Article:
January 22, 2014 by Robert Franklin, Esq.
Hard on the heels of the publication of the report by the Nebraska Administrative Office of the Courts on the realities of child custody orders throughout the state, comes this editorial by the Scottsbluff Star Herald (Star Herald, 1/19/14). It’s the hardest-hitting editorial in favor of shared parenting and fathers’ parental rights I’ve ever seen. It quotes last week’s Omaha World Herald op-ed by attorneys Chris Johnson and Amy Sherman that I wrote about here. It minces no words, citing the anti-father bias of the current custody system and calling on judges and lawmakers to join the rest of us in the 21st century. It makes the central point that children need fathers in their lives and courts shouldn’t be in the business of removing them. Here it is in full.
“Inequality” has become a modern political buzzword, usually used in the context of an outrage that demands legislative correction.
Lately the gap in pay between men and women has raised a few hackles. Critics say that although women make up approximately half of all workers in the United States, they earn on average only 77 percent of what the average male makes. Others point out that African Americans and Latinos are imprisoned in the United States in ratios disproportionate to the overall population.
Those discrepancies are often regarded as clear evidence of bias. But an inexplicable and unfair gap in child custody awards draws little attention from the media or outrage from those who demand a strictly level playing field in other cultural arenas.
In Nebraska, district court judges decide custody and parenting time in contested cases. The best interest of the children is supposed to be their primary concern. But the Nebraska Administrative Office of the Courts recently reported that from 2002 to 2012, mothers were awarded sole or primary custody in 72 per cent of child custody cases. Fathers were awarded sole or primary custody only 13.8 percent of the time. Joint custody with shared residence — essentially equal parenting time — was awarded in only 12.3 percent of cases. Non-custodial parents got to see their children only 5.5 days per month.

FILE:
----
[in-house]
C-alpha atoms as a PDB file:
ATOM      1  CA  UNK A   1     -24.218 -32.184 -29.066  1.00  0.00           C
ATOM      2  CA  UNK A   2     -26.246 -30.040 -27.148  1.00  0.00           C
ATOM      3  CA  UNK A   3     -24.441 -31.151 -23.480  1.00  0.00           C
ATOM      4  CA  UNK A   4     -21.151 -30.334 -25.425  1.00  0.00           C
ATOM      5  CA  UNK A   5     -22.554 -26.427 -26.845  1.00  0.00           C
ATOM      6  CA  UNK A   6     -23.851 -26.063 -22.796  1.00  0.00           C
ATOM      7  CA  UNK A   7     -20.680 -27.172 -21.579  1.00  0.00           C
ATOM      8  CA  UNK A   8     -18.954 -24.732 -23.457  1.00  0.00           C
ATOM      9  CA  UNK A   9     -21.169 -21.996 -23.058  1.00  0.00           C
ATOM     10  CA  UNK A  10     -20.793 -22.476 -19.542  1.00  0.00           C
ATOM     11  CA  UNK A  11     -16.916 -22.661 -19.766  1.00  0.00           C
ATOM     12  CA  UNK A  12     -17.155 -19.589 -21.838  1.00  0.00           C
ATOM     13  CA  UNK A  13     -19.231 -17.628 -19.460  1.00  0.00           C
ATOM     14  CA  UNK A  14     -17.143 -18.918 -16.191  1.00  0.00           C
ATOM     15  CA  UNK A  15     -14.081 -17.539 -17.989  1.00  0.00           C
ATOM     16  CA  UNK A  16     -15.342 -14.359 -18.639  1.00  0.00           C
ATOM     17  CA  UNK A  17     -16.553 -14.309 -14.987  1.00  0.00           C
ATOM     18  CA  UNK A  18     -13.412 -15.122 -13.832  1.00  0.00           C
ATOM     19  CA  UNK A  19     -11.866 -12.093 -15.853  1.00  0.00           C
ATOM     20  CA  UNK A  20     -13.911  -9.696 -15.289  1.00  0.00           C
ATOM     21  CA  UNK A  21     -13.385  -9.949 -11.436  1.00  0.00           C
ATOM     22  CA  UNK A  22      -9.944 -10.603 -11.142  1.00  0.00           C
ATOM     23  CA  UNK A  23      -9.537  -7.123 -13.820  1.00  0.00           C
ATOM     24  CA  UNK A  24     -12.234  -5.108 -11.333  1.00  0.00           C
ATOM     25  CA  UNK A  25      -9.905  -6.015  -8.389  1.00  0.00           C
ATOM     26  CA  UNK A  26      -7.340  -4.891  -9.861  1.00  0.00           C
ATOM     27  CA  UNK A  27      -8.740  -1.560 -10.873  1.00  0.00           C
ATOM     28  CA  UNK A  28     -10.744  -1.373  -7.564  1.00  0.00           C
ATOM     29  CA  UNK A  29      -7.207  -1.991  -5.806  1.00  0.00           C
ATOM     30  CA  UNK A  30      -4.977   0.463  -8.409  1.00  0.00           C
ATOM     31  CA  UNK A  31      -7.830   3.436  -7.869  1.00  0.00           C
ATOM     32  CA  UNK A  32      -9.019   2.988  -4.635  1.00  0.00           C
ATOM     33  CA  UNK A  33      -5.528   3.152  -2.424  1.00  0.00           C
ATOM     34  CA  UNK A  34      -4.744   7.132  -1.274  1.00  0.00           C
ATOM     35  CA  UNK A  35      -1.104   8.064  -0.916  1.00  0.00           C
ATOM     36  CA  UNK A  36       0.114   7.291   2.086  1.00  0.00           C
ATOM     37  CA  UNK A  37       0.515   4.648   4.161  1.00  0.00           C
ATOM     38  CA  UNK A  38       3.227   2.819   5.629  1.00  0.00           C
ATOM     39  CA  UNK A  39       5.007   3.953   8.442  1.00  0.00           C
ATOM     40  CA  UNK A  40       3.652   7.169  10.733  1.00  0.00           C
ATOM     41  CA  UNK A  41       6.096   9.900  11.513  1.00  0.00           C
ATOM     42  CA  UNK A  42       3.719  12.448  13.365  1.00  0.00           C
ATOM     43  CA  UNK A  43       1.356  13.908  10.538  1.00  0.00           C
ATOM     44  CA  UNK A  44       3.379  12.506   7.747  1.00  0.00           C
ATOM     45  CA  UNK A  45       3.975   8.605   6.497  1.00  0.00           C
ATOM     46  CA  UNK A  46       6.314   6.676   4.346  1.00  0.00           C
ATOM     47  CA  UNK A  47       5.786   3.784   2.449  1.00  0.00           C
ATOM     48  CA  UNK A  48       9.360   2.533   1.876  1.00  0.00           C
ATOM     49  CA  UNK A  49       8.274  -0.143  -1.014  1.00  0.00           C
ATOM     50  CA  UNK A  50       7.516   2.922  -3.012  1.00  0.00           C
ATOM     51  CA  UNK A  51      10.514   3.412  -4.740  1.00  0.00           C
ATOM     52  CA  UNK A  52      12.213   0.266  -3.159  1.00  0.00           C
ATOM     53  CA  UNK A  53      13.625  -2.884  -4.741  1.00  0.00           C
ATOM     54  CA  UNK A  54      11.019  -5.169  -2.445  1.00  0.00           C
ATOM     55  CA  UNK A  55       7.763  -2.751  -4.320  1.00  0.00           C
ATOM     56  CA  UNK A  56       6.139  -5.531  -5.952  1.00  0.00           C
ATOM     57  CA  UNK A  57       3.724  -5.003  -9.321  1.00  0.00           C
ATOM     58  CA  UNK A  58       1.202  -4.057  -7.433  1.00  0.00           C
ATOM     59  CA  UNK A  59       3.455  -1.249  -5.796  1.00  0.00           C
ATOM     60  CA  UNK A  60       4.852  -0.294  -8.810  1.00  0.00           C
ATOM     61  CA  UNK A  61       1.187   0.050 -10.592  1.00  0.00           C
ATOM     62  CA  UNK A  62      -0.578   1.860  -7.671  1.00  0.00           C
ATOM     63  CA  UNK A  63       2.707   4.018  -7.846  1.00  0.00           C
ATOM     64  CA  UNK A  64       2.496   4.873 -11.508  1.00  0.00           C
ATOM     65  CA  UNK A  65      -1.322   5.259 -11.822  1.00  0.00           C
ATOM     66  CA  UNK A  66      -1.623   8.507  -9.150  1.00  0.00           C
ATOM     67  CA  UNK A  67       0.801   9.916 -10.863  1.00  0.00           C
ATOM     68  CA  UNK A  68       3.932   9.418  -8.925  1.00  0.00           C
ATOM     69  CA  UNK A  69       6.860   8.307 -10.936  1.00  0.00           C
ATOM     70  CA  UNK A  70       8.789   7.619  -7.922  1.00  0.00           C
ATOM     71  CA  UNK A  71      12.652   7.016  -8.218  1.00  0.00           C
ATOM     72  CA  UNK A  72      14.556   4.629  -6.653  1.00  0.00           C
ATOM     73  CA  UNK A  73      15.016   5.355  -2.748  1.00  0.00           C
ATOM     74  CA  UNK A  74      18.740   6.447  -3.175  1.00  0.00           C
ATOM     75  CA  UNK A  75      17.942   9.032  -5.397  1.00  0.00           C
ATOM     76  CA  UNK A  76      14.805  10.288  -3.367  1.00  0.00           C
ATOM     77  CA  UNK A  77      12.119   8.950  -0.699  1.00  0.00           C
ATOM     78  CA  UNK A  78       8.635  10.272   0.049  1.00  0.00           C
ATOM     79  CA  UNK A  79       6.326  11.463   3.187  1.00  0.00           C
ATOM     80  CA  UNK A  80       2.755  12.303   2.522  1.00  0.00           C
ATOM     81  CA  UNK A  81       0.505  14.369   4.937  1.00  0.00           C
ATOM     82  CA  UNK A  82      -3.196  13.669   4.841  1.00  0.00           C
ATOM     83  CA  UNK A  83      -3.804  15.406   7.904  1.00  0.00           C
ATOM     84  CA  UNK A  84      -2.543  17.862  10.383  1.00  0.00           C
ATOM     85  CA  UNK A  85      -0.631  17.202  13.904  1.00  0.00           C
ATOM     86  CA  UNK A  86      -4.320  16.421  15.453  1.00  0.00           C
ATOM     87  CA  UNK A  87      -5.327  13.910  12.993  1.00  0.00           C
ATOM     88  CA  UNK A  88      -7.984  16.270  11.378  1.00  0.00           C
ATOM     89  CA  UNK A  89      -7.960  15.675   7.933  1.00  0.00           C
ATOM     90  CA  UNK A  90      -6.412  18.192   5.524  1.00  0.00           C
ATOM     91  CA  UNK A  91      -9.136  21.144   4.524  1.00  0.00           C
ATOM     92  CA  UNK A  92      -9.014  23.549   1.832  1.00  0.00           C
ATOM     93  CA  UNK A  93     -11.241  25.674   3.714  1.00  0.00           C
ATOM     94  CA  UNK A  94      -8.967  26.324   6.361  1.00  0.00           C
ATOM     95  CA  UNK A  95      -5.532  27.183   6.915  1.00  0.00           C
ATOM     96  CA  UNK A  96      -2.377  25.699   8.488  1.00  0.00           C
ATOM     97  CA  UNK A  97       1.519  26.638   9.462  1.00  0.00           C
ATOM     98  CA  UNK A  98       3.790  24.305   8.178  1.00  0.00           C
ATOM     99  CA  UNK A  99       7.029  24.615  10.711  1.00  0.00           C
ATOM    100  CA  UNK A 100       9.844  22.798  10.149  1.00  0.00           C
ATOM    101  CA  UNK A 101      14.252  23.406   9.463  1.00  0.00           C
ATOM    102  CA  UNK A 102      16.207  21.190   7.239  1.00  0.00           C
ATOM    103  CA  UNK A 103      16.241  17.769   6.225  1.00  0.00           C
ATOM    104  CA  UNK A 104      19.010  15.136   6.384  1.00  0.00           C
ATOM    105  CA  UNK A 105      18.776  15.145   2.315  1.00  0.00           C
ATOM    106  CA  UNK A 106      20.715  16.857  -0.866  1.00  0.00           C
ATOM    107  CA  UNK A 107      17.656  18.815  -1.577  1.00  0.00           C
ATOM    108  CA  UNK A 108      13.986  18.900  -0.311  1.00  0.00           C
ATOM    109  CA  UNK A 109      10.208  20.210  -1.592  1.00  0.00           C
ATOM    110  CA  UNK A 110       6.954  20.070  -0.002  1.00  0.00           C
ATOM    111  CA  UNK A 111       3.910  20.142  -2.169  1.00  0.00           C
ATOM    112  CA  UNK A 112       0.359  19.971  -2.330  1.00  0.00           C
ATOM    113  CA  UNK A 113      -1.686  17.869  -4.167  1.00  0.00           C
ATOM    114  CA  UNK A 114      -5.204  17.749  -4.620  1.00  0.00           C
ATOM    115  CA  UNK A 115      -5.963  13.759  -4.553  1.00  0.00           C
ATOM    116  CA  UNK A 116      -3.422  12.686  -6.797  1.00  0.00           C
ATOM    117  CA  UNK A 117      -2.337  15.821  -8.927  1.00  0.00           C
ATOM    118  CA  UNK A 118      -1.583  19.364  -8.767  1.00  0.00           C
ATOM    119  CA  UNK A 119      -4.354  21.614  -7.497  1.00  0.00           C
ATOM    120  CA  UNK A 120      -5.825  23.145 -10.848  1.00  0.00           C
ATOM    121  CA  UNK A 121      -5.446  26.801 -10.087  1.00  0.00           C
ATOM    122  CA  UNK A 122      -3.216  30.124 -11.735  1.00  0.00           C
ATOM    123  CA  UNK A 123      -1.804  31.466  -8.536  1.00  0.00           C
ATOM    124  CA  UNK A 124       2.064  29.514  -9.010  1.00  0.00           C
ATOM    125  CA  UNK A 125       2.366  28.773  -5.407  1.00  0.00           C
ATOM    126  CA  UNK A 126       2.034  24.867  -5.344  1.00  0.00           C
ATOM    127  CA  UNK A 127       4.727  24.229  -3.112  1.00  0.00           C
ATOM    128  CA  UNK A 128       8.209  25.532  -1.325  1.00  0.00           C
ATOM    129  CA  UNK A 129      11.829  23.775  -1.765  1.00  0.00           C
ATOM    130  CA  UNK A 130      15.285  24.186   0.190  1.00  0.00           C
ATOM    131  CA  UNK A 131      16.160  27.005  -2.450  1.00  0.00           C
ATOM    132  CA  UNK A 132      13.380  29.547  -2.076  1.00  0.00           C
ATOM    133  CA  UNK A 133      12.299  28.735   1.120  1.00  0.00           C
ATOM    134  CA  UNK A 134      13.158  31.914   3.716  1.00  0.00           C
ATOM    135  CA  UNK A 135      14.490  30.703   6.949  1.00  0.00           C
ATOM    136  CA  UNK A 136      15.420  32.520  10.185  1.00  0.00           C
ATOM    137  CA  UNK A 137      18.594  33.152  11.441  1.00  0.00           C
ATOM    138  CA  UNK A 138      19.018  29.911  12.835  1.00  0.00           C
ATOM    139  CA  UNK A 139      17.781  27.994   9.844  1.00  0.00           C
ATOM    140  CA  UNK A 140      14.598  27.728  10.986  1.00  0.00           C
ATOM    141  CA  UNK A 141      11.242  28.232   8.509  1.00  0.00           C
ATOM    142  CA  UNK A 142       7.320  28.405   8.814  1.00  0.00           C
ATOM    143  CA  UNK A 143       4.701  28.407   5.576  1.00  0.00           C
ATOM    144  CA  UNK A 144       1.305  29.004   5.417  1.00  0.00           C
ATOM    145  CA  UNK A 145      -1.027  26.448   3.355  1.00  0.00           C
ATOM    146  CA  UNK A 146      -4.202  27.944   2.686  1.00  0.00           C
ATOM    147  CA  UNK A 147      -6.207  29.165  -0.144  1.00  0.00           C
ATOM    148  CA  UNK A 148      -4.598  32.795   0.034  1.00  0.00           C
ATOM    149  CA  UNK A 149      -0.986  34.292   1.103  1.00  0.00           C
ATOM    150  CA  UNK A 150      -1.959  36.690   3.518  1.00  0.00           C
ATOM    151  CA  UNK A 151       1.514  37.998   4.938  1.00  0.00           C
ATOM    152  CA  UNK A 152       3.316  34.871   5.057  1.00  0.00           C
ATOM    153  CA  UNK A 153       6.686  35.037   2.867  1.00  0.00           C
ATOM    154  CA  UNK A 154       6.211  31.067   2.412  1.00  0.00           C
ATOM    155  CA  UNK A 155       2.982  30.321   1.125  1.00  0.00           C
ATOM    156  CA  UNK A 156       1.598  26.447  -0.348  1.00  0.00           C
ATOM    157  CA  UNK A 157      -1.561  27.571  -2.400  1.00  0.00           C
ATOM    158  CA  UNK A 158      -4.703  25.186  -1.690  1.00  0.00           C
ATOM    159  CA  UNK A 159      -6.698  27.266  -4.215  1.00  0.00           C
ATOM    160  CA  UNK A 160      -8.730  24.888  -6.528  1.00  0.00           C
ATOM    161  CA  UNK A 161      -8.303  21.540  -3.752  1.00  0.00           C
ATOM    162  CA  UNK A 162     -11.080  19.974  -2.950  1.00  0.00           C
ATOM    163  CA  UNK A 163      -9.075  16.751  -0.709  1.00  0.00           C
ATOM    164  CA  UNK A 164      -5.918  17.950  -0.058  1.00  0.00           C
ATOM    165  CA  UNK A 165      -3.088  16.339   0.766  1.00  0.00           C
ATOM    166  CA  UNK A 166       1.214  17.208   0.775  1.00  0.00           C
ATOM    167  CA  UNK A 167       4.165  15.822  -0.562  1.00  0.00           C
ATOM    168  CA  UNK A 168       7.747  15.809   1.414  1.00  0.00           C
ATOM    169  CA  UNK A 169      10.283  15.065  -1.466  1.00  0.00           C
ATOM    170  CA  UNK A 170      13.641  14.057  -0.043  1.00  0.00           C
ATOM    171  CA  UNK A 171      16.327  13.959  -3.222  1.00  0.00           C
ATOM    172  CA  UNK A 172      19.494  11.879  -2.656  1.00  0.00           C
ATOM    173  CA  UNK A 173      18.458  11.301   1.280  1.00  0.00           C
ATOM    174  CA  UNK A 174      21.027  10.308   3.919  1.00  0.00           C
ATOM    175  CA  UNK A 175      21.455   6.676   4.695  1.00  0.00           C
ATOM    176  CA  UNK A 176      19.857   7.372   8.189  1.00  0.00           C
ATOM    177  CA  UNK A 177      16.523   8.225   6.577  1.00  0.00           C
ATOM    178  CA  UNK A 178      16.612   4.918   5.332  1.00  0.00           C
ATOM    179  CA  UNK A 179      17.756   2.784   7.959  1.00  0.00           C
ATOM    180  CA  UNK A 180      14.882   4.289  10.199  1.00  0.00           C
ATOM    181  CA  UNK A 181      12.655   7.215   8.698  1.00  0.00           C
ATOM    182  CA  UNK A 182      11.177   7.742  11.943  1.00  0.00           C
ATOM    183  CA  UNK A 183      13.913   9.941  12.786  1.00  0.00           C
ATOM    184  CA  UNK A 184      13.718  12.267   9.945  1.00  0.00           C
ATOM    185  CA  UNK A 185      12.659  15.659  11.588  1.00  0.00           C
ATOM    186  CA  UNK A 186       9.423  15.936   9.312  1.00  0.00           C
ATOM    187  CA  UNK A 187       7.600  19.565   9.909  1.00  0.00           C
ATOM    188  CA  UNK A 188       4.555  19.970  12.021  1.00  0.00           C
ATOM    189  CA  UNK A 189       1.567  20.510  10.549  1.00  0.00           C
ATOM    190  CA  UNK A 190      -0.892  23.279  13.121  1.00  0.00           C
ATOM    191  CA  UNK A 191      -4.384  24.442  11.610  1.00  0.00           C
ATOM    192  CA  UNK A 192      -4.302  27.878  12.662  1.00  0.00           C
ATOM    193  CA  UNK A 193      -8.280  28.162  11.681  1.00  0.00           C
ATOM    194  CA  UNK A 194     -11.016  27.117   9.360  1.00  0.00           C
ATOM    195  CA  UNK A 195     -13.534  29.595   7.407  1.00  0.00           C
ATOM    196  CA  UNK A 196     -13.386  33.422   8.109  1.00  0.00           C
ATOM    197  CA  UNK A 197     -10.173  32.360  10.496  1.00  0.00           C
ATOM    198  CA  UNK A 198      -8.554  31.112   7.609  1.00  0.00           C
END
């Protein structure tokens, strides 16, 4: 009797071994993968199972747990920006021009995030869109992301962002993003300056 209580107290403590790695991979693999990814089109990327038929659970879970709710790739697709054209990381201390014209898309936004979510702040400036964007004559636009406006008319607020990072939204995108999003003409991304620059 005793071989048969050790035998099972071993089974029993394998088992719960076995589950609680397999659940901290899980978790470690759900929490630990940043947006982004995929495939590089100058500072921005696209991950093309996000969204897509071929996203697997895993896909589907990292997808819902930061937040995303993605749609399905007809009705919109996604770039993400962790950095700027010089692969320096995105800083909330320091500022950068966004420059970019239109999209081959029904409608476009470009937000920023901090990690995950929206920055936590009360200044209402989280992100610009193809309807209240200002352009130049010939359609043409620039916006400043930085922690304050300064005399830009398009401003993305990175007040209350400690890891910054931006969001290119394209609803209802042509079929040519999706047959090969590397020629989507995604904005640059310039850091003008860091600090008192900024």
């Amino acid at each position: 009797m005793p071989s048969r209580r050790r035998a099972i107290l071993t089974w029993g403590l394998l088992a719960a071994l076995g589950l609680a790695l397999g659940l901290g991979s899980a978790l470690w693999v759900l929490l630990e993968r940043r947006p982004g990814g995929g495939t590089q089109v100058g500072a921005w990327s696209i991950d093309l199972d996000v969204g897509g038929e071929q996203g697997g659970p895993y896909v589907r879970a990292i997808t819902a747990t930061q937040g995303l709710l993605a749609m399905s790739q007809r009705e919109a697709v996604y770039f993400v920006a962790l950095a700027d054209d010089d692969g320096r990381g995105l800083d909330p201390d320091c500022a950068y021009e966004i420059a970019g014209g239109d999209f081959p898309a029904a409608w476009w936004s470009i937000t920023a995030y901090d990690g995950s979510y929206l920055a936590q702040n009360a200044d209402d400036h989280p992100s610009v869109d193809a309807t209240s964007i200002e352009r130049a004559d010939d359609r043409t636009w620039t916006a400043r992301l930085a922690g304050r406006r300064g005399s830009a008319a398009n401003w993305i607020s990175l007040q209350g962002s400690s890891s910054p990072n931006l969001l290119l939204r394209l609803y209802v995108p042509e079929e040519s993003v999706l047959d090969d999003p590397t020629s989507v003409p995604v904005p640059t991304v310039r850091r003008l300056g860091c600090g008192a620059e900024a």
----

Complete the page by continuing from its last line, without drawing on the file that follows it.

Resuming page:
Writing Friday in the Omaha World-Herald, family law attorneys Chris Johnson and Amy Sherman said “most non-custodial parents have access to their children less than 20 percent of the time, a shockingly low number.”
The difference in custody awards isn’t explainable by factors such as domestic violence, which was verified in only 5.9 percent of custody cases, or extreme levels of conflict between divorcing couples, which the study found in only 12 percent of cases.
“These figures are important because mental health research shows children have significantly poorer outcomes when they have insufficient parenting time with either parent. Children are less likely to finish school, more likely to engage in high-risk activities and more likely to be involved in criminal behavior than if they have two parents actively involved in their lives, regard less of whether their parents are living together,” the lawyers wrote.
Over the years we’ve heard many mothers complain that the fathers of their children fail to pay child support. Indeed, “deadbeat dads” are a serious problem in America. The justice system goes after them in a variety of ways, including wage garnishment and seizure of assets.
But men often complain that their ex-wives ignore custody rulings, failing to make children available for visits or even moving away to prevent contact between them and their children. When they take those complaints to court, they often fall on deaf ears.
Only four of the state’s 12 state judicial districts have adopted parenting time guidelines, all of which are different and none of which are research-based. Cases are “often decided based on presumptions used by individual judges, which vary greatly and are rarely research-based,” the lawyers wrote.
Of the 3,400 Nebraska divorces involving children in 2011, 28 percent resulted in joint custody, and 60 percent resulted in sole custody for mothers. In about 10 percent of cases, fathers were granted sole custody. In Judicial District 12, which includes the Panhandle, the Nebraska Administrative Office of the Courts analysis found that mothers were awarded sole custody 75 percent of the time.